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Court records are incredibly useful sources of information about the people they pertain to. Case and docket information can be used to form an understanding of an individual’s character and past movements. They can also be key in tracing an individual who is determined to avoid detection (for example, someone trying to skip out on a debt), or for illuminating the likely connections of persons of interest in a wider investigation.
What are PACER court records?
PACER, or Public Access to Court Electronic Records, is an online-based, public resource that allows its users to obtain access to case and docket information from Federal Appellate, Bankruptcy and District Courts. As a service of the United State Judiciary, PACER is run by the Administrative Office of the United States Courts and has access to the records of each court system, though they are held separately. Unlike some other resources, such as Bloomberg Law, Lexis Advance CourtLink, and Westlaw Dockets, there is a fee associated with using PACER to access court records.
How are PACER court records useful?
Learning to make use of the PACER system and its resources can have many positive impacts for businesses and governmental bodies alike for a number of reasons. The most obvious reason is that it gives access to information that would otherwise be impossible to access for most people. This information can be helpful in a number of endeavors including:
- Examining witnesses and relationships.
- Finding social connections.
- Constructing a timeline of events.
- Assessing patterns of behavior.
- Tracing individual people of interest.
Finding people of interest is one of the most common uses for accessed PACER records, though this work is not solely undertaken by law enforcement agencies. Debt collection agencies, private investigators and even licensed bounty hunters also use the PACER system for this purpose. Law firms can also use court documents like these to help in the settlement of ongoing family or civil disputes by providing evidence of behavior patterns and existing bad blood between parties. In short, the uses of the PACER system are varied and plentiful.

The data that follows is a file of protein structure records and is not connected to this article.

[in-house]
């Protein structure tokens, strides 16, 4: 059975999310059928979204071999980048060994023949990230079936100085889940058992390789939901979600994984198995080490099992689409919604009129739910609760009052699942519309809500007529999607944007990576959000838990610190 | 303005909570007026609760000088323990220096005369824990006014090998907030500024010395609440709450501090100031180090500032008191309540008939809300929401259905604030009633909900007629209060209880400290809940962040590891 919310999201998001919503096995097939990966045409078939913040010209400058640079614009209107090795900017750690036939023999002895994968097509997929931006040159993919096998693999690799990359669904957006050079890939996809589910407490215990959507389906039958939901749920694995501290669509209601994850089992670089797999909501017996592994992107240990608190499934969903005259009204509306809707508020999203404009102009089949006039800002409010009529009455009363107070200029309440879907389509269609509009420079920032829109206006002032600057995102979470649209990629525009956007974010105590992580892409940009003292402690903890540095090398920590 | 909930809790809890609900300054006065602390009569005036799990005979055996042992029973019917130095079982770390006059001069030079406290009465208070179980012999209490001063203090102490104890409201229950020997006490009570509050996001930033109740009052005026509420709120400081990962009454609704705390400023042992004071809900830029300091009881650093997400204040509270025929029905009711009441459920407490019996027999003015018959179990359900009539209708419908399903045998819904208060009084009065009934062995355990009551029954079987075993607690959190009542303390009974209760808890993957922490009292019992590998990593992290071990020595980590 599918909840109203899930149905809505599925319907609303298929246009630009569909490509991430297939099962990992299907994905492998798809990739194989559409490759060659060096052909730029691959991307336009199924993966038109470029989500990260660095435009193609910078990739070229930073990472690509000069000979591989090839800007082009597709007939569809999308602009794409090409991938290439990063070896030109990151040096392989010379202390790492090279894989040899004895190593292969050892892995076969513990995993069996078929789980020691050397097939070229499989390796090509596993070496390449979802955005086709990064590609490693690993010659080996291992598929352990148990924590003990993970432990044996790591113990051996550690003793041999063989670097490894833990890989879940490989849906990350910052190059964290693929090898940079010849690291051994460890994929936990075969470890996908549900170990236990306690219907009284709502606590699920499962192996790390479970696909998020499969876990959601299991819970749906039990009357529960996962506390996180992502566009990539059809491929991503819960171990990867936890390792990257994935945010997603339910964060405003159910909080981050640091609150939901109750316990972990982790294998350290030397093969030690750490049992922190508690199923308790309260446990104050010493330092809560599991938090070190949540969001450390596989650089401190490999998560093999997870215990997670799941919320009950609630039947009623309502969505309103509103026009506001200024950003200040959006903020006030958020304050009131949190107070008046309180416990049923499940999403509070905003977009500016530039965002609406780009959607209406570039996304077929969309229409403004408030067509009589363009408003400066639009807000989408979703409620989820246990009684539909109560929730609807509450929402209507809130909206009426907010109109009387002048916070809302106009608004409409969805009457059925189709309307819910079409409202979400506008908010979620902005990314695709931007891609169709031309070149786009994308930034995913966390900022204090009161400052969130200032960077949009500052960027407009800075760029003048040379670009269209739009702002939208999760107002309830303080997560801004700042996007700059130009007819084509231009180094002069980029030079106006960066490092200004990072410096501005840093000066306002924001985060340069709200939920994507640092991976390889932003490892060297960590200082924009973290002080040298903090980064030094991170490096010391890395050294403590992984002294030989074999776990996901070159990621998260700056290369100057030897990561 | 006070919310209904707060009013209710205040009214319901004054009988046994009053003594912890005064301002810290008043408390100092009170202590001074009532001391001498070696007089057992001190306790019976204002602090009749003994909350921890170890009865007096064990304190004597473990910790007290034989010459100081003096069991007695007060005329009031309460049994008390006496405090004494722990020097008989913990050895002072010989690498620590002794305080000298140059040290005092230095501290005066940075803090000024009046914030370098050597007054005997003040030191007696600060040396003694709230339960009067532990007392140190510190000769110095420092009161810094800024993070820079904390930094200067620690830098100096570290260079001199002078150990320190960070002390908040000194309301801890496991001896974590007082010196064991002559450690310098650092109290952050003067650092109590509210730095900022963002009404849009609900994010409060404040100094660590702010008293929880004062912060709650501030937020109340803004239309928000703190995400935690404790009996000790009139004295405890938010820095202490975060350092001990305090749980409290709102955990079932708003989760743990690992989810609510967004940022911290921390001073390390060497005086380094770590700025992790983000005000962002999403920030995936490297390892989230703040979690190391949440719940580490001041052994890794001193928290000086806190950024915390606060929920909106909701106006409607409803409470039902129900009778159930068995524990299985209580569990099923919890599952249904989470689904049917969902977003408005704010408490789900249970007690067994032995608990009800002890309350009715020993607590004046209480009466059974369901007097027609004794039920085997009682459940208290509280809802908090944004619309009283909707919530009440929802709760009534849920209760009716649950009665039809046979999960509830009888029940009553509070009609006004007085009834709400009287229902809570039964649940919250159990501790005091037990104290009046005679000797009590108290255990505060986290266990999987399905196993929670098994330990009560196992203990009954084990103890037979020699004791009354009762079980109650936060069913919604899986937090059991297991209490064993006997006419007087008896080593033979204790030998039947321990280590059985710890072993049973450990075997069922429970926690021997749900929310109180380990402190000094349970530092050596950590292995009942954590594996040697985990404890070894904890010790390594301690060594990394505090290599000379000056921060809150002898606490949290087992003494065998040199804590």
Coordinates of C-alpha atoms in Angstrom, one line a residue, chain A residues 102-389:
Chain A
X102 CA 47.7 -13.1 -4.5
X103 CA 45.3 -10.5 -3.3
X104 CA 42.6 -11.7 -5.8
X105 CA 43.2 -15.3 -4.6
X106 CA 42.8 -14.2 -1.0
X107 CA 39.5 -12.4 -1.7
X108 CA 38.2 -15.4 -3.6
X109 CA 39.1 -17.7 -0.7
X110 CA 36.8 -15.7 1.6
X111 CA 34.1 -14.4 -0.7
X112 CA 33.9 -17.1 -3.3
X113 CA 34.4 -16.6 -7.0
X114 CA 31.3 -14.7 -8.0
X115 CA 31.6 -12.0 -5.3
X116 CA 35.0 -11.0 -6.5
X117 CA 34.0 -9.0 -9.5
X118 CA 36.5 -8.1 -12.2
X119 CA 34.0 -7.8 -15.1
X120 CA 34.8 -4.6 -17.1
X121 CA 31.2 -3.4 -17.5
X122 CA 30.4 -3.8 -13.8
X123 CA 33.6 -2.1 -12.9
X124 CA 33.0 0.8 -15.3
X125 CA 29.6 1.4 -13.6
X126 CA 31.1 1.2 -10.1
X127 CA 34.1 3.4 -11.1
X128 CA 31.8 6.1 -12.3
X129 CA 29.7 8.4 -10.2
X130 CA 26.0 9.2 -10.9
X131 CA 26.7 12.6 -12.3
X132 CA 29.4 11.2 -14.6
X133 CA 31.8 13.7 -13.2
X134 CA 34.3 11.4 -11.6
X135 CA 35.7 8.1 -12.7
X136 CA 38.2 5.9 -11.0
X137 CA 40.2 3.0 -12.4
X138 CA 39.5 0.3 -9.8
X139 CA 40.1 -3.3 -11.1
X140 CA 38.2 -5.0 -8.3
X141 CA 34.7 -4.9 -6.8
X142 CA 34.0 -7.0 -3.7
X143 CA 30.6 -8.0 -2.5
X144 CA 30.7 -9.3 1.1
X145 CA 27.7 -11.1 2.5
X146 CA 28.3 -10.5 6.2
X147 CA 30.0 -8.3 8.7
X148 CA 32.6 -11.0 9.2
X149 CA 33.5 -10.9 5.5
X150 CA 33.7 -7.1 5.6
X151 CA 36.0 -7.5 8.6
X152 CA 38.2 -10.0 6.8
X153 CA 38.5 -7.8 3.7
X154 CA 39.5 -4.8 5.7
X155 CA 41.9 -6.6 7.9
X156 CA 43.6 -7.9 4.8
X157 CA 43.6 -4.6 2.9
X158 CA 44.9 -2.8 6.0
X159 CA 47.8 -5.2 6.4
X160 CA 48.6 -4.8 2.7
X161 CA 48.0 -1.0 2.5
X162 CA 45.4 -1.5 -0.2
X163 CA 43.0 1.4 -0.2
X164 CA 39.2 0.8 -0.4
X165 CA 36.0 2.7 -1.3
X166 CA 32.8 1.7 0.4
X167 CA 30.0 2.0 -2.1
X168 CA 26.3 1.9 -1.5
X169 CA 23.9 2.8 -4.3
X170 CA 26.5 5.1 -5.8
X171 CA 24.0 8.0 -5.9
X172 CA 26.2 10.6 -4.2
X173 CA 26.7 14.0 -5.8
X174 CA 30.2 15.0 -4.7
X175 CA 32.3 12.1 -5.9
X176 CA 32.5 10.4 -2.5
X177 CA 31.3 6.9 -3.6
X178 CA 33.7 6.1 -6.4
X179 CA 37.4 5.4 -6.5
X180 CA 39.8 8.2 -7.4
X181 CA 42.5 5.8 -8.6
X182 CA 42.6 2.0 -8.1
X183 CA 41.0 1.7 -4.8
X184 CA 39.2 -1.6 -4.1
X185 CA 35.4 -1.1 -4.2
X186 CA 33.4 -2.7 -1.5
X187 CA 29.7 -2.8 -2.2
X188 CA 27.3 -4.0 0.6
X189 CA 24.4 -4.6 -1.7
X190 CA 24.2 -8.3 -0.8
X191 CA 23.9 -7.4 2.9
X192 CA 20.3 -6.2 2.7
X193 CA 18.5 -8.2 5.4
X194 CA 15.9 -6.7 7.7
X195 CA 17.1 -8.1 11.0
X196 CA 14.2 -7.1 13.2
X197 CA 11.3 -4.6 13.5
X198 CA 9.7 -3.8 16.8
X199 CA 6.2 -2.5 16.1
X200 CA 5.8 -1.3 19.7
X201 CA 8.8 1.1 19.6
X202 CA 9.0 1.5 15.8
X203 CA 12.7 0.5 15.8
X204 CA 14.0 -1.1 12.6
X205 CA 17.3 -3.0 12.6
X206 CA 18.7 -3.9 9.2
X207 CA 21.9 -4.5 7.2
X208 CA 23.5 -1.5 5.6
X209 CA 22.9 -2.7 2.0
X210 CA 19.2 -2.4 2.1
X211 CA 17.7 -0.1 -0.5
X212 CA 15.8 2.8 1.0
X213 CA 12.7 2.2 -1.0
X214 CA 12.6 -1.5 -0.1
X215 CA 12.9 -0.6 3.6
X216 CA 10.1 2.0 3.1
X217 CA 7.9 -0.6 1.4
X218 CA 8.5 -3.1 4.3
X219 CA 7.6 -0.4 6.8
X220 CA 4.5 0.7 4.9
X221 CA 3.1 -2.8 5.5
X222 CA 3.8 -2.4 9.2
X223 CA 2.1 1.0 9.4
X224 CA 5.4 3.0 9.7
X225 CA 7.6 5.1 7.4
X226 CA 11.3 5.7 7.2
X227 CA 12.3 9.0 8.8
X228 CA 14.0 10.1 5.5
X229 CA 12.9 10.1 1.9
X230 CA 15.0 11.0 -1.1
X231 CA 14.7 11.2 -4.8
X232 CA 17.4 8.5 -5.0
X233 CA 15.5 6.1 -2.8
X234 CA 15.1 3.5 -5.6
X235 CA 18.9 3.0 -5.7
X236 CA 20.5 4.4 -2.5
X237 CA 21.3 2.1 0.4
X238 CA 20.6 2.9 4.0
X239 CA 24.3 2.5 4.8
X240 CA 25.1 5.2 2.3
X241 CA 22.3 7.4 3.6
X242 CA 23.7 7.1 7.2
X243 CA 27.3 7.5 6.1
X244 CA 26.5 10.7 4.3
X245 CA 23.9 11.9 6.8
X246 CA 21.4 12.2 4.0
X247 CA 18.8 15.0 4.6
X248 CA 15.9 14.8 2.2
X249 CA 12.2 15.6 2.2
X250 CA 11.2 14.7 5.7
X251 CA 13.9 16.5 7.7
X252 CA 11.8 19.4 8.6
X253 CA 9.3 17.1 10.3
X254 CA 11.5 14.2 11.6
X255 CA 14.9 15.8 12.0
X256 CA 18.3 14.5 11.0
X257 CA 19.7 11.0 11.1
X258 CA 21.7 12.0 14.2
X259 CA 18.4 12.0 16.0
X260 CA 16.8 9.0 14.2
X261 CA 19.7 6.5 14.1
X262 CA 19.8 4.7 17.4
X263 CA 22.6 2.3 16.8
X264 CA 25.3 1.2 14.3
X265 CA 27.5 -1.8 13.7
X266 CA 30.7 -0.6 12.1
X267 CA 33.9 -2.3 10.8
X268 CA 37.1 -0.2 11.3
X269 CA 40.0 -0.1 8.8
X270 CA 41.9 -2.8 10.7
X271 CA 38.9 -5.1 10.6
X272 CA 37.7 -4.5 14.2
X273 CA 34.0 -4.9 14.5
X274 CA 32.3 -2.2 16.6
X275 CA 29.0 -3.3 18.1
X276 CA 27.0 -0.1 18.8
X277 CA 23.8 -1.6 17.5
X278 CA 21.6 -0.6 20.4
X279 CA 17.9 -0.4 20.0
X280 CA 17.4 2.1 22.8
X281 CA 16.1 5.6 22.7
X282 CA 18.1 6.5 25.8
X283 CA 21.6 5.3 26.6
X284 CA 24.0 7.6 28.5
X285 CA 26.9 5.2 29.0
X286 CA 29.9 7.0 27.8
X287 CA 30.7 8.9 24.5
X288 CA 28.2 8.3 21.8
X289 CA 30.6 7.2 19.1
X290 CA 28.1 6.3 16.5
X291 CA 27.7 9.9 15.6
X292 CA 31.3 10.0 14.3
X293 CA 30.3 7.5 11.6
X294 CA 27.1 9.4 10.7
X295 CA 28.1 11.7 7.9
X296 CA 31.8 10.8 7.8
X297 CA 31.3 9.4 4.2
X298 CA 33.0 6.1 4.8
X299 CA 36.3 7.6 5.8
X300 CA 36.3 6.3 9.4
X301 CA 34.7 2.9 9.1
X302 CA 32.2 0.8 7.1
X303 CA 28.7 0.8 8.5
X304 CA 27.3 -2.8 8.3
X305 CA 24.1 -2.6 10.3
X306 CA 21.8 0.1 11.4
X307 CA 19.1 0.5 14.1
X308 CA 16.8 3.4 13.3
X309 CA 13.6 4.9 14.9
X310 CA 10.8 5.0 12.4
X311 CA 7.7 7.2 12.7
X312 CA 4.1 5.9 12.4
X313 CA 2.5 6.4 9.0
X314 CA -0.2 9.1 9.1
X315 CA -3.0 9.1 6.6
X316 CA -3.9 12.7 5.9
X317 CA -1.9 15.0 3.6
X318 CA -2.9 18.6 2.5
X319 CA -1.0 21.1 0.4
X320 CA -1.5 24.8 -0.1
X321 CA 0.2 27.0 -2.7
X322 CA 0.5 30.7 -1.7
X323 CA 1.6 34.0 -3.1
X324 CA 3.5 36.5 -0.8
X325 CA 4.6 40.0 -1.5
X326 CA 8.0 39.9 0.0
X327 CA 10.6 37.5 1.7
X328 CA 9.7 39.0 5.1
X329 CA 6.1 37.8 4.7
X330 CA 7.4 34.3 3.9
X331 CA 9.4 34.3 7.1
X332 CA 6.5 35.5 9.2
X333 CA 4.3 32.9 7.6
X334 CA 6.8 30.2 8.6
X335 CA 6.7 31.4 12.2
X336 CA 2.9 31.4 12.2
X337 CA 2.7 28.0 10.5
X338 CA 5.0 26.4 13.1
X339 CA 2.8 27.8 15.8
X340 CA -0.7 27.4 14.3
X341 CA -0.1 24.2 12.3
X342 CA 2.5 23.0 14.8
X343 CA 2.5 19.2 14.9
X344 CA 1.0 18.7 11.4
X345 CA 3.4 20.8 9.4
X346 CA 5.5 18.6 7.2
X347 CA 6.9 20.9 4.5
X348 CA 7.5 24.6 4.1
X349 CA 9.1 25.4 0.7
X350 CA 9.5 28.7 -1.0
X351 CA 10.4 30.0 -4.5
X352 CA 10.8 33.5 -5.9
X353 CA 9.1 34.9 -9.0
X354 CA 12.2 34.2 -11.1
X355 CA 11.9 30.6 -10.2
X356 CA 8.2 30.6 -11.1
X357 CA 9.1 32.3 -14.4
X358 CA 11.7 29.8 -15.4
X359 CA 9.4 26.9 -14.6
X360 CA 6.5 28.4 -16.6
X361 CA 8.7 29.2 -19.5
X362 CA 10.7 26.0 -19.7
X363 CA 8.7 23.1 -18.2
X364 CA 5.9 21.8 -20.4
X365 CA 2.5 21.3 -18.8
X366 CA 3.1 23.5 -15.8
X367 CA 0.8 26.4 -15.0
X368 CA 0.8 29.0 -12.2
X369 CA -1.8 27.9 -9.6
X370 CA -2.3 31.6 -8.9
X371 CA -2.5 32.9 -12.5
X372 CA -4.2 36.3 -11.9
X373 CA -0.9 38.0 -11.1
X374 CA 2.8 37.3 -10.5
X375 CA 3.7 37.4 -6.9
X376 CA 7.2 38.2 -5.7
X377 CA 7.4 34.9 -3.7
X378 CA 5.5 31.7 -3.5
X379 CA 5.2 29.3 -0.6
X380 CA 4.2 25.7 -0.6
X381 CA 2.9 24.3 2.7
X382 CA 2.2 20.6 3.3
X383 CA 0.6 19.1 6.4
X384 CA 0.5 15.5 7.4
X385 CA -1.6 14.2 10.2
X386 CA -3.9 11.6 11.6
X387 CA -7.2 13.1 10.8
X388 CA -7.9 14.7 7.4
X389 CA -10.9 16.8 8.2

The benefits of PACER
While a public records search can be incredibly useful and informative, it also requires a huge amount of time to complete one manually. The hours and resources used to complete a manual public records search, therefore, could outweigh the potential benefits quite easily for small cases and entities. The use of a tool or resource like PACER, however, can partially automate the process and reduce the cost of completing a public record search in terms of time, thereby streamlining the research process. As well as offering access to a huge number of official records and saving time when compared to manual records searches, PACER offers a level of accessibility and convenience that has otherwise been unheard of. That doesn’t mean the system is without its faults.
The drawbacks of the PACER system
PACER has been widely criticized since its inception, partly because of privacy and data protection concerns, but also because of the costs associated with access. In fact, a 2006 investigation claimed that PACER was charging twice as much as necessary based on the costs of running the system.
The system has also been criticized for violating the privacy of readers by failing to provide anonymity and tracking reading records. There have also been problems with the reliability of the system and its user interface, though these issues are being steadily worn away by the progress in technology since PACER’s launch 25 years ago. In short, this is a useful system that has potential pitfalls to consider; these shortcomings don’t negate its usefulness, but users should be aware of them before deciding to make use of PACER court records.
Who can use PACER court records?
Anyone who has used the kind of information held in court records like case files and dockets could feasibly benefit from using the PACER system. Nonetheless, there are entities and individuals who will get more use from the system than others, such as those whose business it is to track down debtors, find suspects who are evading detection, or investigate fraud. They include:
- Private investigators.
- Local and federal law enforcement agencies.
- Collection agencies.
- Corporate entities.
- Governmental bodies.
- Insurance providers.
- Health care providers.
Take a look and see how they can help you today.